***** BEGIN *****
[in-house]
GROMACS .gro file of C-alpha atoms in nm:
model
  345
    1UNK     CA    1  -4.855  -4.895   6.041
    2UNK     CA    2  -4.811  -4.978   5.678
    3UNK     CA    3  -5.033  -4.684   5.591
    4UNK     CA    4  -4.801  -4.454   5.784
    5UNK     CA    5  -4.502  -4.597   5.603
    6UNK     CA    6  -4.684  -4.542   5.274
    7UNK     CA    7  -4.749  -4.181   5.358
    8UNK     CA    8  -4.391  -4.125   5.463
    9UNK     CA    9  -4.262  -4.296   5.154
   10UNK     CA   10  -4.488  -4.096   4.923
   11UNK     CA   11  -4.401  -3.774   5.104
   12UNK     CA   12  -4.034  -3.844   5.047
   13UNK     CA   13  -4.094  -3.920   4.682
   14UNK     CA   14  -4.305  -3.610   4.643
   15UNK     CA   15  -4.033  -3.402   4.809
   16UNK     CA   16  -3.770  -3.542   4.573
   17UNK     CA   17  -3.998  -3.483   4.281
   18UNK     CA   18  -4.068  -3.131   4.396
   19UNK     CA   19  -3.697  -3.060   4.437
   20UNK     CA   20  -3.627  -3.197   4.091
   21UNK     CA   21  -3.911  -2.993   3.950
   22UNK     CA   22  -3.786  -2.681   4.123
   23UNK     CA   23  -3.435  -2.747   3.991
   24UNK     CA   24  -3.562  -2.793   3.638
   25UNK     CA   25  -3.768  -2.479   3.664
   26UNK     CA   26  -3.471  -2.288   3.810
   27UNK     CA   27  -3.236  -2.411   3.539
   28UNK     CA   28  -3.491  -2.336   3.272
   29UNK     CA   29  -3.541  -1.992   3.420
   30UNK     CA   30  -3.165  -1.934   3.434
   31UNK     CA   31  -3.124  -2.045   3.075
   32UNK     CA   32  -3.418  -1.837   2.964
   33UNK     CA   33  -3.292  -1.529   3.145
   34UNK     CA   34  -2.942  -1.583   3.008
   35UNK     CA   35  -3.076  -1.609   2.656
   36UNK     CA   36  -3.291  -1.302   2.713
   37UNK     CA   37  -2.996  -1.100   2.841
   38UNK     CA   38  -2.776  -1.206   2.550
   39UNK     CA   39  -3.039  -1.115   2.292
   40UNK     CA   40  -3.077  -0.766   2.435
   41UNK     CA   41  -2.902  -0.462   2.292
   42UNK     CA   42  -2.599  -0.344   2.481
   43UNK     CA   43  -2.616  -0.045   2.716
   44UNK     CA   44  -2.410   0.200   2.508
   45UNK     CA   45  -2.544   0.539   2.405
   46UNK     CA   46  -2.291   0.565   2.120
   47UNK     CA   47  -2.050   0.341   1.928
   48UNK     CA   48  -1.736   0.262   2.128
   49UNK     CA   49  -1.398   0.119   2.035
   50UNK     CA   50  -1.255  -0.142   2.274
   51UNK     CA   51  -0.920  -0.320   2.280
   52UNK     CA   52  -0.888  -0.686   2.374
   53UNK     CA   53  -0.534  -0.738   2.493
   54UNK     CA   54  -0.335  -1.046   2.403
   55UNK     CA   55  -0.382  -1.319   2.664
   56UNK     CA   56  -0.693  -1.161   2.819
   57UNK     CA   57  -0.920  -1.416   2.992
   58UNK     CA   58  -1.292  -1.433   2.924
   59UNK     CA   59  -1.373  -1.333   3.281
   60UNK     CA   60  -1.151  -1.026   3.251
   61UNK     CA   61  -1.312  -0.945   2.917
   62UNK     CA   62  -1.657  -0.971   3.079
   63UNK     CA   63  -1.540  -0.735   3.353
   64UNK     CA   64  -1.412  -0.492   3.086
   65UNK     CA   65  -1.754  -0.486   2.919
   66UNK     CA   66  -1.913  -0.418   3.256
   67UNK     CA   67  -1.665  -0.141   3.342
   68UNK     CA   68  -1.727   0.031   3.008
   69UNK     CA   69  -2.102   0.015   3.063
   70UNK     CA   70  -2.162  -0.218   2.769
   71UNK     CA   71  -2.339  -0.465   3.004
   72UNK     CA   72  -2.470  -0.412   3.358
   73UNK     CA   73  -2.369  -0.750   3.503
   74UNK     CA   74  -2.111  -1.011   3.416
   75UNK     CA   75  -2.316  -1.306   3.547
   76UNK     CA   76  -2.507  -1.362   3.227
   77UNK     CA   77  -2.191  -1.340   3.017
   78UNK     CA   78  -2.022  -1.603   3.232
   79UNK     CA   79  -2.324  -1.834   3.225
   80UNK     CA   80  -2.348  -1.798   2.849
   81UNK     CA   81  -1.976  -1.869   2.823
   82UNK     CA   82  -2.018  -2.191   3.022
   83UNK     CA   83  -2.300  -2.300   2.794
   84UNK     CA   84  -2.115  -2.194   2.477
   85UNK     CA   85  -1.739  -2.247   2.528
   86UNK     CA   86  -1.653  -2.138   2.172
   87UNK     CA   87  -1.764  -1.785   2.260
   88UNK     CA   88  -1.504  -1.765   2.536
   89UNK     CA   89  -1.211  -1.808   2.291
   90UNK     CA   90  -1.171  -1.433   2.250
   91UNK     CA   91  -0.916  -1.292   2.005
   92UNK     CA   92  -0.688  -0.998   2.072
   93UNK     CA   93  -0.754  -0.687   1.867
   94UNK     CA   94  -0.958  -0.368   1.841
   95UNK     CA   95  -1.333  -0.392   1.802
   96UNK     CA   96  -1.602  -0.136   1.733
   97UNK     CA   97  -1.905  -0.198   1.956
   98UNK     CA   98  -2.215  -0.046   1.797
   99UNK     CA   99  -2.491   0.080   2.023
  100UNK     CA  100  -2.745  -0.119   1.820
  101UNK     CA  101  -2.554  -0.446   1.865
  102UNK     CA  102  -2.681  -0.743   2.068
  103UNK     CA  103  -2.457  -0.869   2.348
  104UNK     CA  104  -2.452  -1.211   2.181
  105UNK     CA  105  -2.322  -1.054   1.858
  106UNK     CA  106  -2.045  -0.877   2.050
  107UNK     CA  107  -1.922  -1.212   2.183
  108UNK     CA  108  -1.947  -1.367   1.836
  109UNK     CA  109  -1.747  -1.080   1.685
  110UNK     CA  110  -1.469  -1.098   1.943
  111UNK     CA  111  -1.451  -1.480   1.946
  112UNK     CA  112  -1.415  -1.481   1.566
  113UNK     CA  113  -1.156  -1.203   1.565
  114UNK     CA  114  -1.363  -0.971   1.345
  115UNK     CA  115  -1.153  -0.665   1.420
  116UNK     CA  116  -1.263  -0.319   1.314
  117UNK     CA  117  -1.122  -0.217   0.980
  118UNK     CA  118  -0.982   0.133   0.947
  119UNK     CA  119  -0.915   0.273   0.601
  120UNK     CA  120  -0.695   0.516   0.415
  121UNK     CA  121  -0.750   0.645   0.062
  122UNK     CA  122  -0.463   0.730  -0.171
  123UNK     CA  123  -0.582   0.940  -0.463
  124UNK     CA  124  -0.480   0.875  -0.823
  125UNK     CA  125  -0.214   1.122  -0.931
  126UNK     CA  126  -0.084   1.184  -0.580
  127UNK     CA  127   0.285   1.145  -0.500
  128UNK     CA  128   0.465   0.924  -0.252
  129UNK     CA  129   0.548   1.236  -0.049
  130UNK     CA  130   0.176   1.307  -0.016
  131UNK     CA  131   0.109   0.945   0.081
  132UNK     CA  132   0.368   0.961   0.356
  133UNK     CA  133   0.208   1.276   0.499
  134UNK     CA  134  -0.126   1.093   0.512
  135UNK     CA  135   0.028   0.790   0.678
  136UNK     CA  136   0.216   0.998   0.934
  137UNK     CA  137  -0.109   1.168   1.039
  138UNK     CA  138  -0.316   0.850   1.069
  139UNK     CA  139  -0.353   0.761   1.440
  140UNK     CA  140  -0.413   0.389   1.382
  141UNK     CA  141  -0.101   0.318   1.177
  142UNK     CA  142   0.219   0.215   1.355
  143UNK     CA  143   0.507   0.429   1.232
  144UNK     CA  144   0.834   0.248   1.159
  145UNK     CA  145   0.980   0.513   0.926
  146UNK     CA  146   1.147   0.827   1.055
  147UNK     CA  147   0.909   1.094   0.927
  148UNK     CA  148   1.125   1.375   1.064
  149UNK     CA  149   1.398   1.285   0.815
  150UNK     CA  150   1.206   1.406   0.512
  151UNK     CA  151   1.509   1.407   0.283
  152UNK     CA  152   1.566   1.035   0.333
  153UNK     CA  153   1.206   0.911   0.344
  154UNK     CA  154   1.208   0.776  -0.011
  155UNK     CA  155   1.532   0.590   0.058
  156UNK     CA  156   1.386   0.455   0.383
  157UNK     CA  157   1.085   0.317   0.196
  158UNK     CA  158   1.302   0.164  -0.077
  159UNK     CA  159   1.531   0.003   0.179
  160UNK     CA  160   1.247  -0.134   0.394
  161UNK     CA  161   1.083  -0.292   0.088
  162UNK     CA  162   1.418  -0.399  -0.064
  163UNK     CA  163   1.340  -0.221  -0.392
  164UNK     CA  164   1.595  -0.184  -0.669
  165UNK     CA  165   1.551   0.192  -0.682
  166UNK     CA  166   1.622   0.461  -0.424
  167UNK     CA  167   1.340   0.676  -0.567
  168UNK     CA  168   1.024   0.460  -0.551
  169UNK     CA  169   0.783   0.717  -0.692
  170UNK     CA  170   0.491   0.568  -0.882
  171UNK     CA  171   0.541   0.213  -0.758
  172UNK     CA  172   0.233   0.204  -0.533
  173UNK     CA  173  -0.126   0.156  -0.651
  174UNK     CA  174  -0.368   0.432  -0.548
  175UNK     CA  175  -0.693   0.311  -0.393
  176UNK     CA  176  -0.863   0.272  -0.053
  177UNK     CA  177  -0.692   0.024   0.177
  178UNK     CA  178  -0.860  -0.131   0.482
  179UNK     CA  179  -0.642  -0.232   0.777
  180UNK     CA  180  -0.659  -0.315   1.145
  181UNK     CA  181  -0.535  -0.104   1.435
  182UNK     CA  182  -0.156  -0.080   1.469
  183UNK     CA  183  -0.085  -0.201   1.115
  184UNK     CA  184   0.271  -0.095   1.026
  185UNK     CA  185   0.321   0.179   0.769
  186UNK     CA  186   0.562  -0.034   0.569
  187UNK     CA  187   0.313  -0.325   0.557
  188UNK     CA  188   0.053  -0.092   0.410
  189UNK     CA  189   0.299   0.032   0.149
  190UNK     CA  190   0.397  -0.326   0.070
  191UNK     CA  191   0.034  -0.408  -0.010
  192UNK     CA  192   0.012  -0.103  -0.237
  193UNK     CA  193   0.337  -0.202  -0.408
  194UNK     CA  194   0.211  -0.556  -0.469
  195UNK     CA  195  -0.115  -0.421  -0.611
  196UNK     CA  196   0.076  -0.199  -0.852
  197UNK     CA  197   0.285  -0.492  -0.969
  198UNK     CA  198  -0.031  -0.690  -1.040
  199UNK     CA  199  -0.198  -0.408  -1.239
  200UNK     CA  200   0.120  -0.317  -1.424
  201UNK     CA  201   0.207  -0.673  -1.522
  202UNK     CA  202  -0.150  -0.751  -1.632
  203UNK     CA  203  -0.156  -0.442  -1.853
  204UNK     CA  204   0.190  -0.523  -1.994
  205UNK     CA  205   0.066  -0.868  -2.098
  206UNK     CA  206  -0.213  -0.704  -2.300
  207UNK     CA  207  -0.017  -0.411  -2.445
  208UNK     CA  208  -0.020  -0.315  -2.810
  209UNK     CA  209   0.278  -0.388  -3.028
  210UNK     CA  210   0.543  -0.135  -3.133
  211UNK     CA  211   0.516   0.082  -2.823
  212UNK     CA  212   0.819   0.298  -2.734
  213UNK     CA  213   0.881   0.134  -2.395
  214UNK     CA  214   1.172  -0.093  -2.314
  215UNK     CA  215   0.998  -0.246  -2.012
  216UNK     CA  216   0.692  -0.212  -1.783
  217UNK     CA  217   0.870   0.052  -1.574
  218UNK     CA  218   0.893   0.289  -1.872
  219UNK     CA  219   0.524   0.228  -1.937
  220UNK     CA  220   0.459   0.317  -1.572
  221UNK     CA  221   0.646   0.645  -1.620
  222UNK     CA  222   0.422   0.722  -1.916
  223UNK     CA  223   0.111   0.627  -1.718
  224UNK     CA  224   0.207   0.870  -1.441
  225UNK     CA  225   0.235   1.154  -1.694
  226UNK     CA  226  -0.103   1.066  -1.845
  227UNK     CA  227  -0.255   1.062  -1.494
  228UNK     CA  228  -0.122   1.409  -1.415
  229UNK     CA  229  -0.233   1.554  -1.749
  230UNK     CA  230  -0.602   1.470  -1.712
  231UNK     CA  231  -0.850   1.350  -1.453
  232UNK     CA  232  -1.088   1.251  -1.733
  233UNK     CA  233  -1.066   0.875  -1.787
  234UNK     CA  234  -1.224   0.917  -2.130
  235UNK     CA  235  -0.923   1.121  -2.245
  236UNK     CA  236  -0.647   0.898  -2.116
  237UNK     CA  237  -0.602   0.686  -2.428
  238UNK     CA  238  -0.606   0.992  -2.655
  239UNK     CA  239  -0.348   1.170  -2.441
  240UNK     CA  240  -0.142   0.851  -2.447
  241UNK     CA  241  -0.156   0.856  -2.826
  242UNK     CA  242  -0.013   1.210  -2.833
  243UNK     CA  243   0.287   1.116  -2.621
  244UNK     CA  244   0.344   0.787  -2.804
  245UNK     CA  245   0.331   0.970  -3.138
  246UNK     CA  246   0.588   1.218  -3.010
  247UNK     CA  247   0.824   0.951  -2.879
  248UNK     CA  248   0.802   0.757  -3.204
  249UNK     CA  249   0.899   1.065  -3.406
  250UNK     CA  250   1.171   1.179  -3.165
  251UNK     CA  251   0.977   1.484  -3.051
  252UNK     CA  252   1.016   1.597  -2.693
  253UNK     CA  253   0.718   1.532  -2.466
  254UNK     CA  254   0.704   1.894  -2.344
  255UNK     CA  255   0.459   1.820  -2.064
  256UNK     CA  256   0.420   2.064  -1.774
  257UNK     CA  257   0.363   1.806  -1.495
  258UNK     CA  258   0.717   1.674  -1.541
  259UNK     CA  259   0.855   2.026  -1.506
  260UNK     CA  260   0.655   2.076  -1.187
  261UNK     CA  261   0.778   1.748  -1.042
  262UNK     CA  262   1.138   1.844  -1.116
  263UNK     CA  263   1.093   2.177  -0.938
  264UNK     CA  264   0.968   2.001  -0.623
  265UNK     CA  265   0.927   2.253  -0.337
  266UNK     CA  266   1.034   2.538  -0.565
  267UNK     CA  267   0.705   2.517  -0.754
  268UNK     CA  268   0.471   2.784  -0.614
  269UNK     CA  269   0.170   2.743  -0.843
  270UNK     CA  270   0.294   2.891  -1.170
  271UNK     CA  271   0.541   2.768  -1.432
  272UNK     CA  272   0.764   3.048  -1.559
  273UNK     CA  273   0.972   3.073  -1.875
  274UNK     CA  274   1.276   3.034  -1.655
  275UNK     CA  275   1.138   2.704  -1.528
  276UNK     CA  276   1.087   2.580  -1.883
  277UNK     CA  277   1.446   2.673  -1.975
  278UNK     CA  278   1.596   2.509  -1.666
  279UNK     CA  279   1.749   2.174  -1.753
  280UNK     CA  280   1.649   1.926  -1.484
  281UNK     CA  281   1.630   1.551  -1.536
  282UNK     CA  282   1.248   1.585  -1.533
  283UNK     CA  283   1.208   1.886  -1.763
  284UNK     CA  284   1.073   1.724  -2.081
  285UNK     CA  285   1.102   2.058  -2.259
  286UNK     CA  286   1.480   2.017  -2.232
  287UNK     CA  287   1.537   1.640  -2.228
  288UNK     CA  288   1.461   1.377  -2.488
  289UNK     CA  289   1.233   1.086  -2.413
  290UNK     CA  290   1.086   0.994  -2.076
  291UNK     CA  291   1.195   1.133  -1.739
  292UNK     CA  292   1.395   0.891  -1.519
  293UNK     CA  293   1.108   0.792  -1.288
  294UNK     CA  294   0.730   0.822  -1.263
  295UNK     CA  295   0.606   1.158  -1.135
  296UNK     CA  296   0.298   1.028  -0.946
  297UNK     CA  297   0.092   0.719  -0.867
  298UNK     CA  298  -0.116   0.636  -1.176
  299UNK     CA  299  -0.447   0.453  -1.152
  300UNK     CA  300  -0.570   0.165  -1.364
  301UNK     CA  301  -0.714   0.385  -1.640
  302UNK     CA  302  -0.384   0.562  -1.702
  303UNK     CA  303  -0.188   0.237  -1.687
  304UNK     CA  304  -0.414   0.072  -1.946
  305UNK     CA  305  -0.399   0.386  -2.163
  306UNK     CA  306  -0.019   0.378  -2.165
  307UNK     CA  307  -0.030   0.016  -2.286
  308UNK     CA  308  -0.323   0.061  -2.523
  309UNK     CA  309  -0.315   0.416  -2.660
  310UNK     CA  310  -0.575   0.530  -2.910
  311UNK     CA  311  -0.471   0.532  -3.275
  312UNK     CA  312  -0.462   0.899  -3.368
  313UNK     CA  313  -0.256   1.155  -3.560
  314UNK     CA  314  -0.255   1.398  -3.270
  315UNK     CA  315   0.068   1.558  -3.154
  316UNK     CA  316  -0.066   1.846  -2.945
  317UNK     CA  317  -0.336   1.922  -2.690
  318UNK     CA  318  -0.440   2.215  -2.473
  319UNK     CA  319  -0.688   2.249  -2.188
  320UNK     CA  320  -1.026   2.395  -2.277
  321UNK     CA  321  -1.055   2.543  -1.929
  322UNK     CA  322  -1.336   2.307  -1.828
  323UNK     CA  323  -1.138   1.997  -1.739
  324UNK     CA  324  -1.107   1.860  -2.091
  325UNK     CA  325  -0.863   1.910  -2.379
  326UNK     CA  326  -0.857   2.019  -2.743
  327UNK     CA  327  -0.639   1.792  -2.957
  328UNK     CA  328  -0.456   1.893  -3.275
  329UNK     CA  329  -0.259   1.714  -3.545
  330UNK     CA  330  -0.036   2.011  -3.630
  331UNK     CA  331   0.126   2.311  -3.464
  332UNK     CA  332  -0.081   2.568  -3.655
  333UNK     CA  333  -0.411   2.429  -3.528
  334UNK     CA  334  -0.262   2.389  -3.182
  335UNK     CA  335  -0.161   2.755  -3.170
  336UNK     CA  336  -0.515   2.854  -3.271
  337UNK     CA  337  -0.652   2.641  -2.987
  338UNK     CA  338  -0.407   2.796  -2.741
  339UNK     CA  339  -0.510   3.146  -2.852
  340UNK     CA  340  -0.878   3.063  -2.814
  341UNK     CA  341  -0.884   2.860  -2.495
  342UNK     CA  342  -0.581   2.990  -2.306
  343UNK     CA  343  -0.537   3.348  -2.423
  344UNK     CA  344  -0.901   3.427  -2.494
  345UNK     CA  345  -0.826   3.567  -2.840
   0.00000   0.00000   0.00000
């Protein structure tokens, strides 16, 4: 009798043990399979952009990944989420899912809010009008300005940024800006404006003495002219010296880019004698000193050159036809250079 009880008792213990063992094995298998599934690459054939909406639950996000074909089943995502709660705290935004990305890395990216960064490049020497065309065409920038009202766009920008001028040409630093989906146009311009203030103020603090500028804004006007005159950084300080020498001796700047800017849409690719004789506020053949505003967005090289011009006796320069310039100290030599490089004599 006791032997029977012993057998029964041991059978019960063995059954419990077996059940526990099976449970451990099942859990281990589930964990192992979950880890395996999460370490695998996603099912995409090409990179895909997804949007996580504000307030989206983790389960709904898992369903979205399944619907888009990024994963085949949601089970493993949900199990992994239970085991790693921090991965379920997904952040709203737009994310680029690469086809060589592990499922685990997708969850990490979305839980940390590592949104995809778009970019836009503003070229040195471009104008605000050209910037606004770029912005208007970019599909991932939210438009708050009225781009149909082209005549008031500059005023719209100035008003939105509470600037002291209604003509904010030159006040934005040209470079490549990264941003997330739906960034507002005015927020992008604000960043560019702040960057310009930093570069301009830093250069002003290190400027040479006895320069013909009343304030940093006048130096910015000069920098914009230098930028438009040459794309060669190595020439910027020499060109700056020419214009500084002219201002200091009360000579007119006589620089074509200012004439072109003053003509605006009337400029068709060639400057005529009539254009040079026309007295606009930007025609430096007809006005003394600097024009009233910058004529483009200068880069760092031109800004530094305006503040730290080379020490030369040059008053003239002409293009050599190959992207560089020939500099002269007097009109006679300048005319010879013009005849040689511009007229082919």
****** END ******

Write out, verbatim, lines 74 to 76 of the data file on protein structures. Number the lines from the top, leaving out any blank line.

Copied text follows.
   70UNK     CA   70  -2.162  -0.218   2.769
   71UNK     CA   71  -2.339  -0.465   3.004
   72UNK     CA   72  -2.470  -0.412   3.358